Human Cognition 102

Here is a sequel of the previous publication, Human Cognition 101, dedicated to human cognition and consciousness. We continue the journey through the labyrinth of reason and try to examine when we believe, how we behave and why we object.

Maximus&Magnus

M. C. Escher. Relativity

Reason’s Lack of Reasons

If reason is our use of logic in verifying facts, forming beliefs and justifying said beliefs and practices, then it is clear what a limited part of consciousness reason is, and how dependent it is on the instinctual.

There are several major religions each with millions of believers in the world, the collection of which the vast majority of humanity belongs to. They play a large role in most individuals view of life, humanity and the universe. And they are all logically incompatible. Continue reading

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Human Cognition 101

Ad-hoc explanations out of the air

We publish the parts of a bigger article which is being in elaboration now. As everything else posted at M&M, this text is going to consider several absolutely non-related issues, the only common point of which is human consciousness. Maximus&Magnus           

Tradition

“Gammel vane er vond å vende” [1] 

Norwegian proverb

One always hears about how valuable tradition is, but how detrimental it can be is often forgotten. If something has been thought about – and maybe also taught about! – a particular way for years and even generations, how difficult is it not to think about it differently! Not only must one’s own habit be combated, but a certain way of doing things is often accompanied by a belief that this is how it should be done. And beliefs are not something we easily trade… Continue reading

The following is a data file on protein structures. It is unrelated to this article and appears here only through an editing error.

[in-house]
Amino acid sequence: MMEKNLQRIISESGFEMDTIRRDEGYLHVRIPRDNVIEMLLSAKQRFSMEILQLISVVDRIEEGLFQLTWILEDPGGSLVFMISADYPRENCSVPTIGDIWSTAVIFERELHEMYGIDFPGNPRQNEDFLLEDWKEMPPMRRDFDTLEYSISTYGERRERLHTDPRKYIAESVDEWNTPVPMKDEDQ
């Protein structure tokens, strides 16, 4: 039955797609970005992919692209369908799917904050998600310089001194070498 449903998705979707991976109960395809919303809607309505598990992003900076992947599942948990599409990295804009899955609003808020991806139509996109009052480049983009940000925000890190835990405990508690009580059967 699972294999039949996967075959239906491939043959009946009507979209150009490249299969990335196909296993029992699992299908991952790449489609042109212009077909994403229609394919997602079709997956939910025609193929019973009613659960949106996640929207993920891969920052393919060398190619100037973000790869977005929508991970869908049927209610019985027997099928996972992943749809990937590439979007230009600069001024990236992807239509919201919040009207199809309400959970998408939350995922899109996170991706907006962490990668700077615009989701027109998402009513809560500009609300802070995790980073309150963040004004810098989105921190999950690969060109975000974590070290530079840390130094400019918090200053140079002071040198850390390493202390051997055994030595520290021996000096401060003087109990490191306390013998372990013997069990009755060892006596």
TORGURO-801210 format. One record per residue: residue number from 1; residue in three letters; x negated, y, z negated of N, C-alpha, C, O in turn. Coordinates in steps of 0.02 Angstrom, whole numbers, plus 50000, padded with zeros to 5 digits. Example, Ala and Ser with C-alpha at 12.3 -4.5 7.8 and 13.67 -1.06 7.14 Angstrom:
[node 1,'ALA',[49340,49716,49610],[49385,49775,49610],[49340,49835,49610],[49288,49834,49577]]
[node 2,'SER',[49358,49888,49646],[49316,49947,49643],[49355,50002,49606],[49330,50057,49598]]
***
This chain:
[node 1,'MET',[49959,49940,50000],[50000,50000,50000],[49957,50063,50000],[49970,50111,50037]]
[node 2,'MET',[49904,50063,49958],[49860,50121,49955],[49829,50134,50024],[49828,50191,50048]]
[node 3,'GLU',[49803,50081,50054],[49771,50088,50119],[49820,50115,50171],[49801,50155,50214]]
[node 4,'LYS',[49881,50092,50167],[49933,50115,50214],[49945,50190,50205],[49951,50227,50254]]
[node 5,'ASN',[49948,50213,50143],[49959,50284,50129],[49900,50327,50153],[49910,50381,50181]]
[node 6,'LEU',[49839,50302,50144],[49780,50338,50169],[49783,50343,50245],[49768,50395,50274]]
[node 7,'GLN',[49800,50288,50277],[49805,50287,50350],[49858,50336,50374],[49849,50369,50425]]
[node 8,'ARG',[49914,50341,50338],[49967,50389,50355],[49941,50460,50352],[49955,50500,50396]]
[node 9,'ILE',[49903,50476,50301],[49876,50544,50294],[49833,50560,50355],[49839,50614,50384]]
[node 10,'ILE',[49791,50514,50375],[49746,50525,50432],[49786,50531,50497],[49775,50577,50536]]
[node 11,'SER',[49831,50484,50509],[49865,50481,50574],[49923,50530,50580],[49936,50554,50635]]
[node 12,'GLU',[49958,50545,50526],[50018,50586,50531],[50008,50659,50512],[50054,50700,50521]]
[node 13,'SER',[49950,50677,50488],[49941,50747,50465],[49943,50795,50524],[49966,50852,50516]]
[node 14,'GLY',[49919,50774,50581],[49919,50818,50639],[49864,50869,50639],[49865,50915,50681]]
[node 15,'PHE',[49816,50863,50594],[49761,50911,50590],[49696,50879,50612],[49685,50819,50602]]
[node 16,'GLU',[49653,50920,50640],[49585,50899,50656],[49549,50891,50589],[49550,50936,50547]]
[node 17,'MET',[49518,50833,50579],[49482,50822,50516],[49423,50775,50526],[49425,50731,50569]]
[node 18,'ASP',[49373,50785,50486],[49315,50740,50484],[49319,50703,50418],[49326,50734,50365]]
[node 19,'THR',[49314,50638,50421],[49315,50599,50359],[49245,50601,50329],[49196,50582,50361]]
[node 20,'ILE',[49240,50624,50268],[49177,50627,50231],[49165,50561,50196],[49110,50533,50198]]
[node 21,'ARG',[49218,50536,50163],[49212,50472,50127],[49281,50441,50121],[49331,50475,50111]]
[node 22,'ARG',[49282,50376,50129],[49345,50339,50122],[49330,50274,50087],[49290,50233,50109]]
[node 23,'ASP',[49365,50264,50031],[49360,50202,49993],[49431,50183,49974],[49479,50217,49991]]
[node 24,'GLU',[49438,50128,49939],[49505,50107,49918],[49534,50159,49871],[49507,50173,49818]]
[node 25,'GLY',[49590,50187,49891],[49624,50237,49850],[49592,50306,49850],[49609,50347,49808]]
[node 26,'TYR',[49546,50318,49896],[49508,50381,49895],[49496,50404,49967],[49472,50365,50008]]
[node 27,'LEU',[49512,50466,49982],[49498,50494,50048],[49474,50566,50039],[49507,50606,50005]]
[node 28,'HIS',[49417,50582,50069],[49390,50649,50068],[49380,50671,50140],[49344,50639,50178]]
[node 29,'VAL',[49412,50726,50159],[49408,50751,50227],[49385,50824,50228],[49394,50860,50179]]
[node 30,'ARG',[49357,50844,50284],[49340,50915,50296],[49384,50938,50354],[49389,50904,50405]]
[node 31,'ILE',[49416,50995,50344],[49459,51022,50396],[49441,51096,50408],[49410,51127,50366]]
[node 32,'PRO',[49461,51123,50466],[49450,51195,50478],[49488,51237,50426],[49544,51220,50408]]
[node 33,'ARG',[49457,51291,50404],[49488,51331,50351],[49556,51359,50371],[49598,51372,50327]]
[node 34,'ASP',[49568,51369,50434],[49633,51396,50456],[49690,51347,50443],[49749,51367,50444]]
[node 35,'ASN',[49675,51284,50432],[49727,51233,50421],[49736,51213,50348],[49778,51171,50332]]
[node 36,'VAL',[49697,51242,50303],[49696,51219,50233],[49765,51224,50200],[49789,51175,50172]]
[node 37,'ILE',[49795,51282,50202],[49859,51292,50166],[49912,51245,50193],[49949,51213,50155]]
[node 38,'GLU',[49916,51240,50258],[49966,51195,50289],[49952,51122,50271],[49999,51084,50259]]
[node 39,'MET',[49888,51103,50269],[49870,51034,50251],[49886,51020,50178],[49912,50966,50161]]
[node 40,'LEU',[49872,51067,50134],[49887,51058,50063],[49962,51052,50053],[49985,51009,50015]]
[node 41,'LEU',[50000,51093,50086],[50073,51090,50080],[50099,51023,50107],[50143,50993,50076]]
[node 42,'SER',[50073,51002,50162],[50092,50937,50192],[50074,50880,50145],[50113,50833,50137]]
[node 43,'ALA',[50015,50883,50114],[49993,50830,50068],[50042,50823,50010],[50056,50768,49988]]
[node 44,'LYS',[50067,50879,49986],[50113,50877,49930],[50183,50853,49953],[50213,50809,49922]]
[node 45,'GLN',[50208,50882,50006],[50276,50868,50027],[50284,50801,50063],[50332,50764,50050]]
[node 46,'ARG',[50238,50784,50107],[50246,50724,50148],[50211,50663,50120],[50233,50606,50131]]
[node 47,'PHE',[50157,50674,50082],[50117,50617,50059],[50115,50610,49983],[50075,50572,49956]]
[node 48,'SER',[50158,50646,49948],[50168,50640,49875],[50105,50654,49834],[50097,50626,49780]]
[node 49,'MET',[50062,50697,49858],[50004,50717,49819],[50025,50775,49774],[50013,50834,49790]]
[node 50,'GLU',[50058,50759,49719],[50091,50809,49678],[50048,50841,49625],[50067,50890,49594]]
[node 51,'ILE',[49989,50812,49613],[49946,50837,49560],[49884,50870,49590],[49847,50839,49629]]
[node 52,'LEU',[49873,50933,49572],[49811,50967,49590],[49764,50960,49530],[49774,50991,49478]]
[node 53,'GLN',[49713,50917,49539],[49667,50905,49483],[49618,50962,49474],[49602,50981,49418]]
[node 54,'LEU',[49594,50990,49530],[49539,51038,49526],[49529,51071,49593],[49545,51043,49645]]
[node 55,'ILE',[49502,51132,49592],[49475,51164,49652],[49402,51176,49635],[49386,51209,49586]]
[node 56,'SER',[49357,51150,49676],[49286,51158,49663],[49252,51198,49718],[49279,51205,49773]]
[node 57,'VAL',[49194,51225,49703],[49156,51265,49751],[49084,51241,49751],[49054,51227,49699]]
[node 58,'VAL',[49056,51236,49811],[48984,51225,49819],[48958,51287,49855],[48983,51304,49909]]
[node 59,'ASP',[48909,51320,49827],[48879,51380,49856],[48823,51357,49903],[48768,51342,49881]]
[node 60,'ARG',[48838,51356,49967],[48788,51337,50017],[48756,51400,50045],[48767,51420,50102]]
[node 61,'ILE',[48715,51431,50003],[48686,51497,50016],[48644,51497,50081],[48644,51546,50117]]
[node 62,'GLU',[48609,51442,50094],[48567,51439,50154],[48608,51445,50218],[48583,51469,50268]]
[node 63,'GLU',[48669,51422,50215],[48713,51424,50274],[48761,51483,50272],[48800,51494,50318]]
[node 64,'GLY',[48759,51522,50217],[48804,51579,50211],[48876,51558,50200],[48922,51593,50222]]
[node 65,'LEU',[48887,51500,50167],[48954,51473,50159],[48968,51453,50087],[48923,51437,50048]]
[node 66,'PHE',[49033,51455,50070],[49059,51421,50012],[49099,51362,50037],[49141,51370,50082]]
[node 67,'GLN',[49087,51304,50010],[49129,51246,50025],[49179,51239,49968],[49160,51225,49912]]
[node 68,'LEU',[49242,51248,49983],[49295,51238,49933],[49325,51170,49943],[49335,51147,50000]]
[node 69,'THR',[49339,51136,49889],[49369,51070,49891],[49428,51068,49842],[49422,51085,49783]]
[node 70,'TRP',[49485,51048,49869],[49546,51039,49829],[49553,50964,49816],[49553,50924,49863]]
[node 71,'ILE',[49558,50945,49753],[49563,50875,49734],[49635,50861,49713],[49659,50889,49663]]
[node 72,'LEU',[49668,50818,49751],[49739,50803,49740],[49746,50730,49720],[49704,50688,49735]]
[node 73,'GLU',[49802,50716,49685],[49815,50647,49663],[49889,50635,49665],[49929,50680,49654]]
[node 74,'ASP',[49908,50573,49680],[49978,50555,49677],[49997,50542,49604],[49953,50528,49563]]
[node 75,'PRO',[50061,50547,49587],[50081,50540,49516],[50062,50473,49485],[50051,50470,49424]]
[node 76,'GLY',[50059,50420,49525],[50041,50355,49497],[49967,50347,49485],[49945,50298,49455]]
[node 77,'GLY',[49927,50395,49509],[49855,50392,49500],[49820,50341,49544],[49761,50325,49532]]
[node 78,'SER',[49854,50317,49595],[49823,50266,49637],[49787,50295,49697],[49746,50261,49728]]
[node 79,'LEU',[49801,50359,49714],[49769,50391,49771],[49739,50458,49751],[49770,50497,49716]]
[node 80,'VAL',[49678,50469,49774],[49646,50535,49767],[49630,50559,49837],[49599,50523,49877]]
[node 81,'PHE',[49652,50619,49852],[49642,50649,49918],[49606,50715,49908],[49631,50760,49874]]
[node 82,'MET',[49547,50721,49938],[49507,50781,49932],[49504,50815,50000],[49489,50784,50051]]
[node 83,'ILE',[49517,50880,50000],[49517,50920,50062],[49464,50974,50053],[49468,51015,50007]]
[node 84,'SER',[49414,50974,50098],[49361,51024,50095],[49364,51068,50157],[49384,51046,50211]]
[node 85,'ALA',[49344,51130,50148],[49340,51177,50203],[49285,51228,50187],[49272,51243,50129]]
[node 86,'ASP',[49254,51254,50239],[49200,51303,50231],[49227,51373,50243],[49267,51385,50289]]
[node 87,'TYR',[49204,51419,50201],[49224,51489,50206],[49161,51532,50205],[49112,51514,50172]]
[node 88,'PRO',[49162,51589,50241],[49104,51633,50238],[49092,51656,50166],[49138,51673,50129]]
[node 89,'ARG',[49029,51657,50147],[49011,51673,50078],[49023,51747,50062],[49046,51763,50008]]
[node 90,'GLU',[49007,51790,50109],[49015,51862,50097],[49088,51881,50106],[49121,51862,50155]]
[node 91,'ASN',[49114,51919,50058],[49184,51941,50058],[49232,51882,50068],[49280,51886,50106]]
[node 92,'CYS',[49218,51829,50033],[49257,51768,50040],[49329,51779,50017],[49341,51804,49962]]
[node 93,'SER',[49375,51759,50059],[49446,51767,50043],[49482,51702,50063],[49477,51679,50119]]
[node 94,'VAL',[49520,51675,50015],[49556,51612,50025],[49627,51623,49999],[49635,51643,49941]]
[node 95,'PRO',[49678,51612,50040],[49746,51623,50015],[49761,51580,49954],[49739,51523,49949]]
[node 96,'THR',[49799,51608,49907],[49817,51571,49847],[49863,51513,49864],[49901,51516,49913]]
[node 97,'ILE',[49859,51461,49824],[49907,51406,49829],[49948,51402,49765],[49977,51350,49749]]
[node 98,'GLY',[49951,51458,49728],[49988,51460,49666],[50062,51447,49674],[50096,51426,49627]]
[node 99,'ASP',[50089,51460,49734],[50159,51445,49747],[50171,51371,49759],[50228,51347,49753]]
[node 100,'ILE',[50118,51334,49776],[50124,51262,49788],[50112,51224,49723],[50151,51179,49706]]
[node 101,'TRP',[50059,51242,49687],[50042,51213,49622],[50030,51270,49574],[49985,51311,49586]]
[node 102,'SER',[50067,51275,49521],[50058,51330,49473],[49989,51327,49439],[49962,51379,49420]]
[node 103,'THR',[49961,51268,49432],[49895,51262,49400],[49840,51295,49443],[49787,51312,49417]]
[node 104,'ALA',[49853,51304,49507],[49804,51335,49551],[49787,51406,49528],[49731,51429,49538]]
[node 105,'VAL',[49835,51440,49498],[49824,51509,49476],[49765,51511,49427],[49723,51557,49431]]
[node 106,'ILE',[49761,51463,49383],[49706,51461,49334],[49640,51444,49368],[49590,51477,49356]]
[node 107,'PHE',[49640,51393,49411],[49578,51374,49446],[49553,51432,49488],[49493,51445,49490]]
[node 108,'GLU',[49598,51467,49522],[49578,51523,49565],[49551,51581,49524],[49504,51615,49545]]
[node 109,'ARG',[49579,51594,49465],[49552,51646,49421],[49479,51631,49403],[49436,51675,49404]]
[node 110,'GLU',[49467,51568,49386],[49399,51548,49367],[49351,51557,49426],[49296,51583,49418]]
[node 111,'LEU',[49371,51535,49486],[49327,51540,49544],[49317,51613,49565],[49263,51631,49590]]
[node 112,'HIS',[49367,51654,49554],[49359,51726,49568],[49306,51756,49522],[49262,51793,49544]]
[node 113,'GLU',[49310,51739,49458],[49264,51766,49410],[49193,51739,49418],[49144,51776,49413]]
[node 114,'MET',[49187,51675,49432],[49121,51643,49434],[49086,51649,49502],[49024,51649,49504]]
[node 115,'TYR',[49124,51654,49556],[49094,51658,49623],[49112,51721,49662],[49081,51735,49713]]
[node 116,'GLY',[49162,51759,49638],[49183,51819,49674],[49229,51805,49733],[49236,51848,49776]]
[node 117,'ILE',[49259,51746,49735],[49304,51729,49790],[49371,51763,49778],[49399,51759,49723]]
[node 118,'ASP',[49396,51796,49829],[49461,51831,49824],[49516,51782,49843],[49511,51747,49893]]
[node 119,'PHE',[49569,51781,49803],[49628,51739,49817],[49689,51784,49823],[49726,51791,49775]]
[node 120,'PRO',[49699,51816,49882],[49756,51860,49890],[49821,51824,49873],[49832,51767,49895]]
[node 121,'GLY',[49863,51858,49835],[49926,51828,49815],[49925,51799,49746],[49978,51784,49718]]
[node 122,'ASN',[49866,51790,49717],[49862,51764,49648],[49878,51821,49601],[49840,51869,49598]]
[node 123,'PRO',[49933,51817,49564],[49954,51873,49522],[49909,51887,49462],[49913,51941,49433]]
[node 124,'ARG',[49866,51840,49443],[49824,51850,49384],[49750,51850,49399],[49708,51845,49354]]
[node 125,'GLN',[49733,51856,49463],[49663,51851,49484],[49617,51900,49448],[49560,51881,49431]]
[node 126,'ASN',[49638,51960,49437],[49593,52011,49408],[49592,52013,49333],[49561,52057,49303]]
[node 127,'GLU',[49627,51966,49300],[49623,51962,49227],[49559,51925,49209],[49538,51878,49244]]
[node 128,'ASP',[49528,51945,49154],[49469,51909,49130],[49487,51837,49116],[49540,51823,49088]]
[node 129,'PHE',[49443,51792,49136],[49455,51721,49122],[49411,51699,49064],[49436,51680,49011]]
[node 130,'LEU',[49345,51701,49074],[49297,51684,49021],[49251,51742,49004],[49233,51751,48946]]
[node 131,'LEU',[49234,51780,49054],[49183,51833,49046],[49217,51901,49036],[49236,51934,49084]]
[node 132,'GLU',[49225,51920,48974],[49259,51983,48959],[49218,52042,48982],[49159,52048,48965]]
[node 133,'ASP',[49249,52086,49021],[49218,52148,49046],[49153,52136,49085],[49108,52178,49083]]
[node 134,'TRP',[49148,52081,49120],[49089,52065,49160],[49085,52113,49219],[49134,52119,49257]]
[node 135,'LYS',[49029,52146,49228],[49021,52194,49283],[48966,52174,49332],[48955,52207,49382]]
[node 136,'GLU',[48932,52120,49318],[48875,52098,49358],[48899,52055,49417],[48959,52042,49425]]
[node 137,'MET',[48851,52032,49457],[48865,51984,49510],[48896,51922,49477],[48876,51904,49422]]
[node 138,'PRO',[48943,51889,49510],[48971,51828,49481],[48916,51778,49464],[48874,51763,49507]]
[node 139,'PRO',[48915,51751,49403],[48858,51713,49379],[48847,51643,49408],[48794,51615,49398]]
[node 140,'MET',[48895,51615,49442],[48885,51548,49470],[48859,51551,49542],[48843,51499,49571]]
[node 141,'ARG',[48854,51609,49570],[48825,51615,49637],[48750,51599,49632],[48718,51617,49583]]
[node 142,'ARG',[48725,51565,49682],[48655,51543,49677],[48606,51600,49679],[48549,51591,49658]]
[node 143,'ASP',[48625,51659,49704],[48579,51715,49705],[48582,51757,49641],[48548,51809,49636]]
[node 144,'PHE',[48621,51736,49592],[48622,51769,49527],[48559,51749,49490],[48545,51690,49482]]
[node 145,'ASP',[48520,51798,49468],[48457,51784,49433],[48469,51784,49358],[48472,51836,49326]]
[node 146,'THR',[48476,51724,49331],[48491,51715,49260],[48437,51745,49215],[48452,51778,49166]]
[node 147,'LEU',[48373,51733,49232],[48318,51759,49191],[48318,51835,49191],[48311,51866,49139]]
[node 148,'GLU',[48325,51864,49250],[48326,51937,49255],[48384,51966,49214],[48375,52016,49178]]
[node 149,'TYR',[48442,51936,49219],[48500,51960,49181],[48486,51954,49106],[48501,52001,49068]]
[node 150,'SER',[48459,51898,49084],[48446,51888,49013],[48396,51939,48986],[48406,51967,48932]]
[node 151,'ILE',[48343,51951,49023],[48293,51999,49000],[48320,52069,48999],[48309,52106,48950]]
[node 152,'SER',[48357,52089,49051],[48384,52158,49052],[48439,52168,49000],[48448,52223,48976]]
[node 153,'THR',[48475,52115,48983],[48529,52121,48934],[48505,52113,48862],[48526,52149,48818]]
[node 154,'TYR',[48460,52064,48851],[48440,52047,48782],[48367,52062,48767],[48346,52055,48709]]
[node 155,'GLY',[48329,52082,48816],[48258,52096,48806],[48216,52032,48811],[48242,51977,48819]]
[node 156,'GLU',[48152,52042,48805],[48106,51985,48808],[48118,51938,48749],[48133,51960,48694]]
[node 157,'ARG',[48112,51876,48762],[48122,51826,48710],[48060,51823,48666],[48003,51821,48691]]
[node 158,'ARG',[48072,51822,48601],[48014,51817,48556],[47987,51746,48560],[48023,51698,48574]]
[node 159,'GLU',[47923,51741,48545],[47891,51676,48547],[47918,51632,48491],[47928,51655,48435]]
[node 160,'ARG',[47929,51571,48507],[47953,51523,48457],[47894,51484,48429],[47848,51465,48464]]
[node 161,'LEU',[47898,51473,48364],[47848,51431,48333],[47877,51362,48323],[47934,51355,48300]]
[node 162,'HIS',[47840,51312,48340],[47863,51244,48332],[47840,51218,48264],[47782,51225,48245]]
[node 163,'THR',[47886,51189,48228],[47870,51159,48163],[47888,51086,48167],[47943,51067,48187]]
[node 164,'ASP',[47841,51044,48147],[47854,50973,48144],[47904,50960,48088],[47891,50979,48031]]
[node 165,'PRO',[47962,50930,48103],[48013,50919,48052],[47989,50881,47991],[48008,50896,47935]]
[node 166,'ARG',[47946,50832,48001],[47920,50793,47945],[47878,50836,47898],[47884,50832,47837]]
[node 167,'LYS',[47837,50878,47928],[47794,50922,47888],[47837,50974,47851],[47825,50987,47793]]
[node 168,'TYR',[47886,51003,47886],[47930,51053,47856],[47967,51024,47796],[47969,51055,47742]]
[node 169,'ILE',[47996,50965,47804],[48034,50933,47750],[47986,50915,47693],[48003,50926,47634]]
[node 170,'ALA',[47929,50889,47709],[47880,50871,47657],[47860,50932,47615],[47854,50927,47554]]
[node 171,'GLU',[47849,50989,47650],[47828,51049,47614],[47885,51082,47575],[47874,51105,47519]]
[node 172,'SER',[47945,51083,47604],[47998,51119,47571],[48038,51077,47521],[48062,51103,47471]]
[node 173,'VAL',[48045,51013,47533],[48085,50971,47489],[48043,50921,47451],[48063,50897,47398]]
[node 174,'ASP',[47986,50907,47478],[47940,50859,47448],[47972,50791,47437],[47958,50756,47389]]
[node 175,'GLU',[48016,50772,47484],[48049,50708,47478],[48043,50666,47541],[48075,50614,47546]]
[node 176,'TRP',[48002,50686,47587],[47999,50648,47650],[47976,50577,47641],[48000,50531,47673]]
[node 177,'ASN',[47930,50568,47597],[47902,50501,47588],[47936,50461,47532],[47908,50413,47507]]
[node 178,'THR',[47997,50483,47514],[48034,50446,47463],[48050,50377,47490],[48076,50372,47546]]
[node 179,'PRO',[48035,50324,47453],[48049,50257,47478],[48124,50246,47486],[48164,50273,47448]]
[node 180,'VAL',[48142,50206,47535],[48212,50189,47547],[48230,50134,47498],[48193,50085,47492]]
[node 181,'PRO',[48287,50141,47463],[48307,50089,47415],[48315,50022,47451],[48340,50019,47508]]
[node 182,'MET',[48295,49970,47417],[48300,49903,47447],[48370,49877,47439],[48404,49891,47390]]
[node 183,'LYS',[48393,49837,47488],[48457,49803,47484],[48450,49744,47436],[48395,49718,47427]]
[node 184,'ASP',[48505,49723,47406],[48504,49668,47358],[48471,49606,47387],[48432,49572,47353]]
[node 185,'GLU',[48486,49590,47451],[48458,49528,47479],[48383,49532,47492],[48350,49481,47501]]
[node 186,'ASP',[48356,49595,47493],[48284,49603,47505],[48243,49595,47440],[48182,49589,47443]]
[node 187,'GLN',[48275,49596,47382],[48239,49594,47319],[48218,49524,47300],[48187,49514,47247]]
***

Deceit of Language: The Bias of Can

Can and its equivalents in other languages is one of the first verbs we learn, and one we use  every day. One should think then, that we know well and true what the word means, but perhaps exactly because its use is so common and automatic, we rarely reflect upon it. And as a consequence, more is added into the word than can be allowed – and our view of the world is much distorted by our ingrained understanding of can. Continue reading

Social Mythology

Why does there not exist individuals who deeply believes in certain Gods, with a complete mythology around it about creation, traits, morality and so on, that is completely detached from the beliefs of any other person on earth? Religion does not exist without society.

Viewing religion only as the belief in a supernatural being begs the question why all religions say something about why’s and what’s. Christianity is not the belief “God exists and Jesus is his son”, and Islam is much more than “There is only one God, and Muhammed is his prophet”; they are ways of life and ways of thinking; they are law, philosophy and community.

Continue reading

Observations on “Secular Morality”

In the video a system of morality called “secular morality” is presented. This conception has as its foundation the dialectical pair “well-being/harm” – and the object is to maximize well-being and avoid harm. To label actions as “moral” and “immoral” (good/bad) according to this morality, a “moral triangle” is presented, consisting of the points “intent”, “well-being/harm” and (moral) “rights/values”. An action is given the label moral if the intent is to cause well-being, the consequence is well-being, and no moral rights or values are violated. An immoral action is just the opposite.

There are three points to the critique I give here: intent, rights/values and well-being. Given that the whole basis of the morality is well-being/harm, we have some objections and questions to how and why intent and rights/values make their way into a system of labelling actions according to this morality. Lastly, such a system will have to rely on a clear and specific understanding of well-being, but such an understanding seems so far to be lacking.

The presentation deserves one’s attention because of the healthy consistency in its framework. It has a wider scope than presented here, making clearer a lot of points on morality issues in general. Continue reading